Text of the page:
Rationale:  To ensure rapid detection of heart rate or BP changes.  To reduce risk associated with leaving alarm disabled.

 7. An ECG strip will be obtained and analyzed according to institutional policy.  Generally, this is every four hours and as needed for patients with a cardiac disorder.  The ECG strips are analyzed, rhythm identified and taped to the back of the flow sheet.  Changes are reported to the physician.
            Rationale:  Heart rate and rhythm are keys to determining the hemodynamic stability of an intensive care patient.

8. For a stable, non-acute patient without invasive monitoring equipment, vital signs will be done at the staff nurse's discretion, at least every hour.
            Rationale:  To ensure regular vital sign monitoring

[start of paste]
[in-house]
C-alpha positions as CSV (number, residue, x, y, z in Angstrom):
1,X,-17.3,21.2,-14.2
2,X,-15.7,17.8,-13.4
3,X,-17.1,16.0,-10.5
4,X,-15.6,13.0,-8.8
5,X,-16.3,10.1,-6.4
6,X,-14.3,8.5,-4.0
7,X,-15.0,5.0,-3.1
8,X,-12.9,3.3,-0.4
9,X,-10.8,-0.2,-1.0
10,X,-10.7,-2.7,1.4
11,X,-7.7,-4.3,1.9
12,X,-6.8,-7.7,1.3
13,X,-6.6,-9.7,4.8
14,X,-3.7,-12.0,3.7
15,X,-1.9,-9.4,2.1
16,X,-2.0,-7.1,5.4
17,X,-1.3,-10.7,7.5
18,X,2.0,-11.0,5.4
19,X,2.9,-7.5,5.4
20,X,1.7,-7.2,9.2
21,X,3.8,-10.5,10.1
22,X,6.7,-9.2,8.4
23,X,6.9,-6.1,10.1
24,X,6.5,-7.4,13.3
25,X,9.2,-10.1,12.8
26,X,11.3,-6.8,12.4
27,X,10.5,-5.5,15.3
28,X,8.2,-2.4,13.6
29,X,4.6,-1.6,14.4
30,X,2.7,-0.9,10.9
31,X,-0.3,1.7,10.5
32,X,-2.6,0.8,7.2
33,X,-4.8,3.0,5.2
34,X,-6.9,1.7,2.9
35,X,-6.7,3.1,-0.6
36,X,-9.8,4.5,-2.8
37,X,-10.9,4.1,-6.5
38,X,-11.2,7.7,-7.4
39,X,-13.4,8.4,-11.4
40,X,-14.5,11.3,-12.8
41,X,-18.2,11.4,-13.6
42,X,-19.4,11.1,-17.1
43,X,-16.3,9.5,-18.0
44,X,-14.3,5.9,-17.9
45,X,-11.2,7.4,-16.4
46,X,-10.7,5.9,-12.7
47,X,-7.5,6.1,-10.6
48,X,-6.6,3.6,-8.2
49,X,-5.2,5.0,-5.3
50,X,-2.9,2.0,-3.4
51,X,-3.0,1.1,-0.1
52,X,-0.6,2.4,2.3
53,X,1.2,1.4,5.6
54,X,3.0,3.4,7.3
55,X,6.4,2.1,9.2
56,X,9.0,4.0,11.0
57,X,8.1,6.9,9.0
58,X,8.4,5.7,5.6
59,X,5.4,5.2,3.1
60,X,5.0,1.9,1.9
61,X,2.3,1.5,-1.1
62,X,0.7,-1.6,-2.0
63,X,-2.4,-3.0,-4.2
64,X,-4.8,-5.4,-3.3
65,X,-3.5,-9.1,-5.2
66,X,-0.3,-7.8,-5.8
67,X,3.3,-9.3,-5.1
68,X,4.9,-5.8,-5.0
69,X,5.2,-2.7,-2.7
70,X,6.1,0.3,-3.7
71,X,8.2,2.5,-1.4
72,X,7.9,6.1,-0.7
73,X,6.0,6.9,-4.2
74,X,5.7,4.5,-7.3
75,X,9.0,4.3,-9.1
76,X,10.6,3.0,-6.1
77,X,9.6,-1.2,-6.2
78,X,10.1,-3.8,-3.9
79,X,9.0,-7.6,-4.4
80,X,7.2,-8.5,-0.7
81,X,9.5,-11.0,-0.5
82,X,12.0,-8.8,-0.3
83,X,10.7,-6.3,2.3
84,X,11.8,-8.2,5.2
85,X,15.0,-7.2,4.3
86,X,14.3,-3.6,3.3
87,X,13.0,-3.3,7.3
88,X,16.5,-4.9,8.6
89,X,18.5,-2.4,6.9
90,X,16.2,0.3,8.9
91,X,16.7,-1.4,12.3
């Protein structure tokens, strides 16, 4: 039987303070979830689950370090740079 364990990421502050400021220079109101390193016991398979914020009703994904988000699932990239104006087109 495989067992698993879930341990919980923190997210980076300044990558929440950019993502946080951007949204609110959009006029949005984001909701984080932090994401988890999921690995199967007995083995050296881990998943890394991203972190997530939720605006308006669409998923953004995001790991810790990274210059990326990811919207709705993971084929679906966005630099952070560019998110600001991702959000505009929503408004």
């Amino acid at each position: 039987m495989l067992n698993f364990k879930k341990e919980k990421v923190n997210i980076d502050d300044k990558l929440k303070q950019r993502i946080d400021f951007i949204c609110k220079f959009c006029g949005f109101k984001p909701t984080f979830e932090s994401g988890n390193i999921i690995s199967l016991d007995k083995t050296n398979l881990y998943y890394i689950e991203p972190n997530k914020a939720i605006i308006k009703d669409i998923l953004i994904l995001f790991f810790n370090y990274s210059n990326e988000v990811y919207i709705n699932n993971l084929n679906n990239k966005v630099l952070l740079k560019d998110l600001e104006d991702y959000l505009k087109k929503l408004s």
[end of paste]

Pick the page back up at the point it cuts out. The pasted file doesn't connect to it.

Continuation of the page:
9. Temperatures will be measured on all patients at least q4h by other than axilla route. Patients having abnormal temperatures (< 36 or >37.5 C) will have temperature measured by a core method (rectally, tympanic, pulmonary artery, esophageal, foley).
            Rationale:  Temperature changes may indicate infection or other disease states.  Core represents a much more accurate value.

10.  All patients admitted for neurological problems will have hourly neurological assessments performed.  All patients will have a neurological assessment evaluated and recorded on the flow sheet at least once per shift, using the Glasgow Coma Scale.
            Rationale:  To quickly reference previous, function if deterioration occurs. This will provide a clear understanding of the patient's neurological status and avoid uncertainty over assessments at shift change.  Unconscious patients will have neurological assessments done q.1-4h. At the nurse's discretion.

11.  The turning of all critically ill patients every two hours around the clock is done unless contraindicated, with skin assessment recorded as part of the every four-hour assessment.  If turning is contraindicated, pressure points will be relieved q2h. If pressure relieve is not possible, rationale will be documented.